All well and good, but cynics may note a worrying disproportionality between the length of the cast list and the two hour run time. Rodrigez hasn’t exactly been known for minimalist filmmaking of late and it’s difficult to escape the feeling that he’s tried to cram too much into this outing. Given that there seems to be another two in the works already hopefully he’ll be able to focus on building up a little empathy for his stylish but largely unexplained characters. While I’ll gleefully admit a complete ignorance of Miller’s original source material, I’m sure the intention wasn’t really to have their protagonists rail against a vast number of random, faceless characters who you’d probably be pushed to remember existed were they embodied by less established actors.
In terms of violence it’s pretty much genre defining. Remember the Western release of Kill Bill: Vol 1 where the climatic slicing and dicing of the Crazy 88 was deemed too brutal for an eighteen rating, forcing a seemingly inexplicable destaturation to black and white? While I’m not entirely convinced the palette change evokes the desensitisation the BBFC were looking for, we can rest assured that a full colour Sin City would have been laughed back to the editing room. Even in (largely) monochrome Sin City manages to be about the most violent film seen in ages for all but the most imagination-deprived. A great many guns are fired, punches thrown, heads removed- It’s unlikely to find favour amongst the faint hearted but it’s certainly all done with such an excess of style that it’s difficult to be unimpressed with it all. Certainly the punching of Benicio Del Torro’s card is worth the price of admission alone.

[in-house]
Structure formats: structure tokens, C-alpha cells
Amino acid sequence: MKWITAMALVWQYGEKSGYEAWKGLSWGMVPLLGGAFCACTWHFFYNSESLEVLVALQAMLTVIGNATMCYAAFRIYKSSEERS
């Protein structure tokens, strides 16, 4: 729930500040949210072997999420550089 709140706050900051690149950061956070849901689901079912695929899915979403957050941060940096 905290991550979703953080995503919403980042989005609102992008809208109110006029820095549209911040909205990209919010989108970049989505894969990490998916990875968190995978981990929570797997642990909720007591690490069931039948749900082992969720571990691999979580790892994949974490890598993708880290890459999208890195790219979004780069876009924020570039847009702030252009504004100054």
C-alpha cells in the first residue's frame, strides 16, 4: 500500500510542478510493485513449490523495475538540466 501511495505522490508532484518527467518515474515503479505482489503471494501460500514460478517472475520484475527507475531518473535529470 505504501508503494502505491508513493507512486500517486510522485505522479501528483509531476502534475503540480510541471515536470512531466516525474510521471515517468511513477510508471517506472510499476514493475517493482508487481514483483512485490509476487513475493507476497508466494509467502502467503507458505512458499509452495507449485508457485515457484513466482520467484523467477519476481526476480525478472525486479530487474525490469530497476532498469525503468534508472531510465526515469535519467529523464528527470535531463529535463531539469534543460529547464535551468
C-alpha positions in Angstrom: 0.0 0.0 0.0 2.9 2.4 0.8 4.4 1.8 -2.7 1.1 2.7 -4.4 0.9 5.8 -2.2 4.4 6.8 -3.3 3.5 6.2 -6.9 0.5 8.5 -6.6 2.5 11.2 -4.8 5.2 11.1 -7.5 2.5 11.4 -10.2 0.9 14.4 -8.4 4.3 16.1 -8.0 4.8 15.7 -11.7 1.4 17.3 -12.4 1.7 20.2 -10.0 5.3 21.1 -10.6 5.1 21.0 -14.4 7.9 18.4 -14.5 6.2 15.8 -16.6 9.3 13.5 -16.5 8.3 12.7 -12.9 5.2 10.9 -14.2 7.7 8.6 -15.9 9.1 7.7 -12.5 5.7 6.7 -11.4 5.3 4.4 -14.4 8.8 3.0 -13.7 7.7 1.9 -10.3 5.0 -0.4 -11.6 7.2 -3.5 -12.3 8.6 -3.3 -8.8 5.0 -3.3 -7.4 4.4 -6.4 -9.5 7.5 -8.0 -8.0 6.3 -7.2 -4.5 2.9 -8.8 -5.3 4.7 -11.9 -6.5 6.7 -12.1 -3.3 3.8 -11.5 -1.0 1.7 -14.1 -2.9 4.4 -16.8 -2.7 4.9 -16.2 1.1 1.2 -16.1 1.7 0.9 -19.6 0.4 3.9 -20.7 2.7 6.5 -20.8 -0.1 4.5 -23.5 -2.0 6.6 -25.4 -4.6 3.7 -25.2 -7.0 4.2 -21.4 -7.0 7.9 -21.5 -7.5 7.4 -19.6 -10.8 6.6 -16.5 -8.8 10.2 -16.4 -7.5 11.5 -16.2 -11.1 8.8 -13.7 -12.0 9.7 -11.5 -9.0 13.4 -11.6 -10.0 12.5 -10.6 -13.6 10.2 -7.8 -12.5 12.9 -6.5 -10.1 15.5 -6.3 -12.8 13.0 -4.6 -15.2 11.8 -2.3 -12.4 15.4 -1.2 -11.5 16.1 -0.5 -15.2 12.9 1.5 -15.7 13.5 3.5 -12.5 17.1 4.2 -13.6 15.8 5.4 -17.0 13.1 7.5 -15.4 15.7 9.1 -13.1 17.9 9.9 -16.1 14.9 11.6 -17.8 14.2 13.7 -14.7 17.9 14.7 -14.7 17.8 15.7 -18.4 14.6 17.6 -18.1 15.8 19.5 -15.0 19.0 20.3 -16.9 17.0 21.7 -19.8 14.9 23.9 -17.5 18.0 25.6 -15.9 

Miller’s dialogue is as stark as his artwork, treading a thin line between Raymond Chandler and Max Payne that’s just the right side of ridiculous to fit in with the surround visuals and action without seeming anything like as laughable written out. “My warrior woman. My Valkyrie. You’ll always be mine, always and never. Never. The Fire, baby. It’ll burn us both. It’ll kill us both. there’s no place in this world for our kind of fire.” Yeah. Take a seat, Clive. Niggles aside, it works well enough to let it slide, and it’ll certainly keep the traditionalist defenders of comic book translation happy.